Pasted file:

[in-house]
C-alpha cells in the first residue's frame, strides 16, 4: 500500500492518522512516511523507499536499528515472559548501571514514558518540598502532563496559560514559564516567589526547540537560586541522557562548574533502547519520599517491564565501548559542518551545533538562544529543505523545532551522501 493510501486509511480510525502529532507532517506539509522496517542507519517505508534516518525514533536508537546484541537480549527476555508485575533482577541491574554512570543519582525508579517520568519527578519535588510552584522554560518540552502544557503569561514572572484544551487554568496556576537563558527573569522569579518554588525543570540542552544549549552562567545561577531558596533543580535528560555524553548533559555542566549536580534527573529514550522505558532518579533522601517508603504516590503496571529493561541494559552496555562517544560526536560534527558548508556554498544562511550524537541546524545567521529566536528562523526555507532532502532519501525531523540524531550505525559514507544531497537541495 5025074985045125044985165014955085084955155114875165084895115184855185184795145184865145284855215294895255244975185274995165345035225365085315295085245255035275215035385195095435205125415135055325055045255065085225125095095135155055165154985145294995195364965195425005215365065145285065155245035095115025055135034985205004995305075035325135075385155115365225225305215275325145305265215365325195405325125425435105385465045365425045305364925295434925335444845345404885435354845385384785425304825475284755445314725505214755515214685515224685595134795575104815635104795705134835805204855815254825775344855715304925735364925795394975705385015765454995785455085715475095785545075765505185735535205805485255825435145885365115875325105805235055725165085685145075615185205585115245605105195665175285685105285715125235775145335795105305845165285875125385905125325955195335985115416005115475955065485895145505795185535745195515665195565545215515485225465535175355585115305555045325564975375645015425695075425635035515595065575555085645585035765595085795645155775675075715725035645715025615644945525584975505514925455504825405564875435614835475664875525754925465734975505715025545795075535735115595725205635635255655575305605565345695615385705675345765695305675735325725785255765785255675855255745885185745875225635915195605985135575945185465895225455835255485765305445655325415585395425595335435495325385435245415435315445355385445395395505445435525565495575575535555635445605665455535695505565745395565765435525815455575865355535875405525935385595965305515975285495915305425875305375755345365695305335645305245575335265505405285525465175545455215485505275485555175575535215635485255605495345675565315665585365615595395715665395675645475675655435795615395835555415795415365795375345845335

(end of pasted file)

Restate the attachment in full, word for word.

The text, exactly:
[in-house]
C-alpha cells in the first residue's frame, strides 16, 4: 500500500492518522512516511523507499536499528515472559548501571514514558518540598502532563496559560514559564516567589526547540537560586541522557562548574533502547519520599517491564565501548559542518551545533538562544529543505523545532551522501 493510501486509511480510525502529532507532517506539509522496517542507519517505508534516518525514533536508537546484541537480549527476555508485575533482577541491574554512570543519582525508579517520568519527578519535588510552584522554560518540552502544557503569561514572572484544551487554568496556576537563558527573569522569579518554588525543570540542552544549549552562567545561577531558596533543580535528560555524553548533559555542566549536580534527573529514550522505558532518579533522601517508603504516590503496571529493561541494559552496555562517544560526536560534527558548508556554498544562511550524537541546524545567521529566536528562523526555507532532502532519501525531523540524531550505525559514507544531497537541495 5025074985045125044985165014955085084955155114875165084895115184855185184795145184865145284855215294895255244975185274995165345035225365085315295085245255035275215035385195095435205125415135055325055045255065085225125095095135155055165154985145294995195364965195425005215365065145285065155245035095115025055135034985205004995305075035325135075385155115365225225305215275325145305265215365325195405325125425435105385465045365425045305364925295434925335444845345404885435354845385384785425304825475284755445314725505214755515214685515224685595134795575104815635104795705134835805204855815254825775344855715304925735364925795394975705385015765454995785455085715475095785545075765505185735535205805485255825435145885365115875325105805235055725165085685145075615185205585115245605105195665175285685105285715125235775145335795105305845165285875125385905125325955195335985115416005115475955065485895145505795185535745195515665195565545215515485225465535175355585115305555045325564975375645015425695075425635035515595065575555085645585035765595085795645155775675075715725035645715025615644945525584975505514925455504825405564875435614835475664875525754925465734975505715025545795075535735115595725205635635255655575305605565345695615385705675345765695305675735325725785255765785255675855255745885185745875225635915195605985135575945185465895225455835255485765305445655325415585395425595335435495325385435245415435315445355385445395395505445435525565495575575535555635445605665455535695505565745395565765435525815455575865355535875405525935385595965305515975285495915305425875305375755345365695305335645305245575335265505405285525465175545455215485505275485555175575535215635485255605495345675565315665585365615595395715665395675645475675655435795615395835555415795415365795375345845335